Now that the media organizations to which the GOP has licensed its debate rights are instituting participation caps, everyone's pissed off.
The party establishment can't be happy that candidates on the margins of the top 10 may accelerate their previous planned schedules for going Full Nutcase. The candidates on the margin, meanwhile, are worried that they'll have to spend more time saying red-meat nonsense on cable news instead of meeting voters in Iowa and New Hampshire. They may also have to blow precious funds on television ads during the summer instead of preserving those resources for December and January. (As Ed Kilgore writes in TPM, the competition for debate inclusion could effectively replace the role of the Iowa Straw Poll as an early winnower that exhausts the resources of less monied candidates.)
Right now the candidates in the 11-14 slots, per the RealClearPolitics national polling average, are John Kasich, Carly Fiorina, Bobby Jindal and Lindsey Graham. It will be up to them to resort to stunts to boost their name recognition and support ahead of the first Fox News debate in early August if they want to make the cut. They would have to increase their name recognition and support ahead of the primaries anyway, but the prime way to do that in the past was through the debates. That's how Herman Cain, Michele Bachmann and countless other brief front-runners did it in 2012. Now there's competition for exposure just to get into the debates, which are for exposure.
Let's look at how John Kasich, Carly Fiorina, Bobby Jindal and Lindsey Graham each spent their Wednesday. And then we'll leave it to you, reader: Does there appear to be a fog of desperation in the air?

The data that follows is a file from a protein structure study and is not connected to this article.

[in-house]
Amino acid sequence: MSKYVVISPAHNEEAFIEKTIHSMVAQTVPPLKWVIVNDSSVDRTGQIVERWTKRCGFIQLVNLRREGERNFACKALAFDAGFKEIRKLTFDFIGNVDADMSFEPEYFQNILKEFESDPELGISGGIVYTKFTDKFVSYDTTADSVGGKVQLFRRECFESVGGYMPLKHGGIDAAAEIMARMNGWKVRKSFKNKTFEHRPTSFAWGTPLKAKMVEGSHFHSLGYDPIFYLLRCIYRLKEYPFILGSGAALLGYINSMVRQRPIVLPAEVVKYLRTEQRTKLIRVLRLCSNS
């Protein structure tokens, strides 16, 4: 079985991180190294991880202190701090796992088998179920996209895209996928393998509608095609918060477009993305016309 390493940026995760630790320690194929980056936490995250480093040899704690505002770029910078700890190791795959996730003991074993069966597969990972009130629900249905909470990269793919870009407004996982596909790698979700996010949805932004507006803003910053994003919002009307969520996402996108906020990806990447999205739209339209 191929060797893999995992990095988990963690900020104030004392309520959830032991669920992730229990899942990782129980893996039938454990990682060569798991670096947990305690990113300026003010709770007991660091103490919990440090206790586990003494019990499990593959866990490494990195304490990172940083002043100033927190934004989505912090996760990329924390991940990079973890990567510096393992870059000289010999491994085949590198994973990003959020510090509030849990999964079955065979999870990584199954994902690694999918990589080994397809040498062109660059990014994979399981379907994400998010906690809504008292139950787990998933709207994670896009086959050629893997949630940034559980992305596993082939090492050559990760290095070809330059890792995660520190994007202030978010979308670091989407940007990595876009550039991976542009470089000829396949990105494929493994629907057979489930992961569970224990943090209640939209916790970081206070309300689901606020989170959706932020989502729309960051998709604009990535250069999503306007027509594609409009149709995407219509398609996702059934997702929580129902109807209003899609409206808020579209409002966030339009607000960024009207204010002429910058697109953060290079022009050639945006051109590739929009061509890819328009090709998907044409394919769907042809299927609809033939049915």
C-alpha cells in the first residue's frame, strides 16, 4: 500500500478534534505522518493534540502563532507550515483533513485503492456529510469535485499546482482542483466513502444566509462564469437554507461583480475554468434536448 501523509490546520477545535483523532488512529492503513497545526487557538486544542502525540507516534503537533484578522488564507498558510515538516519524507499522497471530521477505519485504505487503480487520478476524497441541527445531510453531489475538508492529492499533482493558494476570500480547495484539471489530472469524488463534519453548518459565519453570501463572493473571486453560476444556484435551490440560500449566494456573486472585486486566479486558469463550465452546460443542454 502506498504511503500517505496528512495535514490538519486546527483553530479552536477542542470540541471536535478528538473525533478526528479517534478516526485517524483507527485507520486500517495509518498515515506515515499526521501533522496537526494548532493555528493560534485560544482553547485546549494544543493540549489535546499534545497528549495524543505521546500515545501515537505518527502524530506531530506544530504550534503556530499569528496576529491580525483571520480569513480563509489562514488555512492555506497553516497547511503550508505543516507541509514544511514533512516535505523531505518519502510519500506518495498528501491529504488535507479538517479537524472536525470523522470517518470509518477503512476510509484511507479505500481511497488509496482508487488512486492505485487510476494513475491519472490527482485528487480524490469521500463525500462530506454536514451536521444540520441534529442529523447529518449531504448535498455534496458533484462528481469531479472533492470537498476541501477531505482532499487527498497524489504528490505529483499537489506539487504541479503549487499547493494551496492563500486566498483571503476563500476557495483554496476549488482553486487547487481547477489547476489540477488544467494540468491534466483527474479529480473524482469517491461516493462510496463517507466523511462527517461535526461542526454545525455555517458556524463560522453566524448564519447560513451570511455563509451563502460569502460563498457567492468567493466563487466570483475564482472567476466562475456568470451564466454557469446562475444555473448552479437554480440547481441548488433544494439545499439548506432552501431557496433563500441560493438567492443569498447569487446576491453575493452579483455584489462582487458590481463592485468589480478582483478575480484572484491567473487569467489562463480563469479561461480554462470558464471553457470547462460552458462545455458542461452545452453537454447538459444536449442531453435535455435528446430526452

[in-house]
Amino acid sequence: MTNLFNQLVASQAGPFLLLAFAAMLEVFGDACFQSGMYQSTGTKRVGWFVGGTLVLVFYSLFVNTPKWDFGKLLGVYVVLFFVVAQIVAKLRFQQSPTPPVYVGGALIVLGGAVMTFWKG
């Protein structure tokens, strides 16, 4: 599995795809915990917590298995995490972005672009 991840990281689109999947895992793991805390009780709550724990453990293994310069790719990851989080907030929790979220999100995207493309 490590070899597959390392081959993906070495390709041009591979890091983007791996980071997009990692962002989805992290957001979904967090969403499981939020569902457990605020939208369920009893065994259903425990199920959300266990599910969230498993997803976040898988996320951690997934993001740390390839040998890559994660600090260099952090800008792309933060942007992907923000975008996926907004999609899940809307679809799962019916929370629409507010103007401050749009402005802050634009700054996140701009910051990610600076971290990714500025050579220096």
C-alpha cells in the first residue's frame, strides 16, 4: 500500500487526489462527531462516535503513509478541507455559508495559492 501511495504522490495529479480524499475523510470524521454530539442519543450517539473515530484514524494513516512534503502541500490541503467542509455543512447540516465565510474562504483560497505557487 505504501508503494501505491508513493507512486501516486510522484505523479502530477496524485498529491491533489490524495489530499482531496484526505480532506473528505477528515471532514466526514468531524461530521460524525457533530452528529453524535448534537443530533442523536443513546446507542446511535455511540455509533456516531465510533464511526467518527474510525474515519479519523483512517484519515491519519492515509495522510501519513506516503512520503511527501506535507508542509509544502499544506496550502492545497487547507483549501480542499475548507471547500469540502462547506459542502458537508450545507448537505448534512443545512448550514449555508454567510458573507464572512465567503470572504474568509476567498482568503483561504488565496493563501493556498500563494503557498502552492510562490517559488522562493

Kasich and his team, according to the Washington Post, are going to announce their plans this summer. All indications point toward a run, because every Republican except John Bolton is running for president. If he runs he'll be gunning for Jeb Bush's "establishment moderate" lane. And to begin this quest to leech support from the former Florida governor -- as though there even is a whole lot of support for Bush right now -- he would like to make fun of the name of Bush's PAC.
Asked in the recent interview whether his message would be similar to Bush’s, Kasich said, “I don’t know anything about [Bush’s theme]. I really don’t. I’ve never listened to him. What’s “Right to Rise”? Getting up in the morning?”
Right to Rise is the name of Bush’s super PAC.
Randomly trolling higher-polling candidates is a popular stunt when you're desperate. It allows you to share some headline space with them. And randomly trolling Rand Paul on foreign policy is an especially popular stunt, because it's very easy. That's how Bobby Jindal spent his Wednesday, picking a fight with Rand Paul after the senator blamed foreign policy hawks for the rise of ISIS. The Louisiana governor released this hilariously buzzword-laden spiel against Paul -- from his official gubernatorial press office, no less. We'll quote it in all its humiliating glory:
"This is a perfect example of why Senator Paul is unsuited to be Commander-in-Chief. We have men and women in the military who are in the field trying to fight ISIS right now, and Senator Paul is taking the weakest, most liberal Democrat position.
It's one thing for Senator Paul to take an outlandish position as a Senator at Washington cocktail parties, but being Commander-in-Chief is an entirely different job. We should all be clear that evil and Radical Islam are at fault for the rise of ISIS, and people like President Obama and Hillary Clinton exacerbate it.